Uncategorized — 10 April 2014

A new Australian program finds that taking care of grandkids one day a week helps grandmothers’ mental acuity.

Researchers say that is good news for women after menopause, when women need to lower their risks of developing Alzheimer’s disease and other cognitive disorders.

However, it seems that one day a week is enough as researchers discovered taking care of grandchildren five days a week or more had some negative effects on tests of mental sharpness.

The findings from the Women’s Healthy Aging Project study are published online in the journal Menopause.bigstock_In_The_Park_583041

“We know that older women who are socially engaged have better cognitive function and a lower risk of developing dementia later, but too much of a good thing just might be bad,” said Margery Gass, M.D.

Researchers followed 186 Australian women, ages 57 to 68. Participants took three different tests of mental sharpness and noted whether they thought their own children had been particularly demanding of them in the last year.

Among the 120 grandmothers, those who spent one day a week taking care of grandchildren performed best on two of the three tests.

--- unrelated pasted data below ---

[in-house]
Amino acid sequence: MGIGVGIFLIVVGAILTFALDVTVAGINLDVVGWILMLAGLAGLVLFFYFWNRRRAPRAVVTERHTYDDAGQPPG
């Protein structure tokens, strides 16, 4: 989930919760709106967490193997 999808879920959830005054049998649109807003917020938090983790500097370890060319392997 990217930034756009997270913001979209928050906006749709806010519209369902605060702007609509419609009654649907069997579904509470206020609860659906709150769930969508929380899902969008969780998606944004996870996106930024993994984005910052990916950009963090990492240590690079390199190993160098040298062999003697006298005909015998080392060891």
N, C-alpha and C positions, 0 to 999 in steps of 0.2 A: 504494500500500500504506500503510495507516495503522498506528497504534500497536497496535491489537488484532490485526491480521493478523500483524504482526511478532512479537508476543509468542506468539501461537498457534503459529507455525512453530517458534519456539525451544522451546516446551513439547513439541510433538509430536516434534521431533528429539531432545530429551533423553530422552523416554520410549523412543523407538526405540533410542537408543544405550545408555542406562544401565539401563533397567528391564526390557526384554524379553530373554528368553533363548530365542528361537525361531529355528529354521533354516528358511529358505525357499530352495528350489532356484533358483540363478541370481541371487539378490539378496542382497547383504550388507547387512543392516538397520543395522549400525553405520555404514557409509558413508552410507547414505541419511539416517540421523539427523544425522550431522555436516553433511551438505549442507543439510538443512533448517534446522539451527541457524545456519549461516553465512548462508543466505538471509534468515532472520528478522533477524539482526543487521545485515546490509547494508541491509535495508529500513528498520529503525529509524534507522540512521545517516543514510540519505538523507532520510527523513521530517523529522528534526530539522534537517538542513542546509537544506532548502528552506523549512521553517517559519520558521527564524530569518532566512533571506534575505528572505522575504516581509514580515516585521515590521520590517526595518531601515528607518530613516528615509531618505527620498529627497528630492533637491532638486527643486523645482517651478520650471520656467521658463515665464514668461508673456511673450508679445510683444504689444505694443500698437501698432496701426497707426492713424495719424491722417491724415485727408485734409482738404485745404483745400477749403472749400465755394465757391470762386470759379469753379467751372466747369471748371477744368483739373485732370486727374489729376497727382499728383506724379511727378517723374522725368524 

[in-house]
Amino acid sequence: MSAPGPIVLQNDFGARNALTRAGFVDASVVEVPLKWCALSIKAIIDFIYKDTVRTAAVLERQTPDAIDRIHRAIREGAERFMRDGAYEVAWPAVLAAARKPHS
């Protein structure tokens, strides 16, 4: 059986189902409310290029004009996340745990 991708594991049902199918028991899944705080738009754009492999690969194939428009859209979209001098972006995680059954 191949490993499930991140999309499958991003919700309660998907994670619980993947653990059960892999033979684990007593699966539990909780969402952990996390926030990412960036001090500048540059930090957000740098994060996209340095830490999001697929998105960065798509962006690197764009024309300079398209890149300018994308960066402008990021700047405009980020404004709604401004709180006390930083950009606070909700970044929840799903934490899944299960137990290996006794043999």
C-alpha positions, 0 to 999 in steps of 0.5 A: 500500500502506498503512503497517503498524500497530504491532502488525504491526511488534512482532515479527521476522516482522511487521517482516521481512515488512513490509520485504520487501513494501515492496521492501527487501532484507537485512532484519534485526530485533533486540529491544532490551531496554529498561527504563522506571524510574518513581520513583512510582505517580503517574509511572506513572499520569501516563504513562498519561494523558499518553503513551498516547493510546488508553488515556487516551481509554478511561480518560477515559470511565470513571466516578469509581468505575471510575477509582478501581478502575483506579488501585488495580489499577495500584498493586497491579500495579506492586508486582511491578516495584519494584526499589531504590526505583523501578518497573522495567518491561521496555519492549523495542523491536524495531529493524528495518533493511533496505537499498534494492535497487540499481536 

But those taking care of grandchildren for five or more days a week did significantly worse on one of the tests, which assesses working memory and mental processing speed.

That was a finding the researchers didn’t expect.

However, they also found that the more time grandmothers spent taking care of the grandchildren, the more they felt that their children had been more demanding of them, so maybe mood plays a role in the unexpected result.

Future research to investigate this observation is planned. Although other research has looked at the relationship between mental sharpness and being socially engaged, this is the first time that this type of research has looked at grandmothering.

“Because grandmothering is such an important and common social role for postmenopausal women, we need to know more about its effects on their future health,” said Gass. “This study is a good start.”

This article first appeared on Psych Central on 9 April, 2014.


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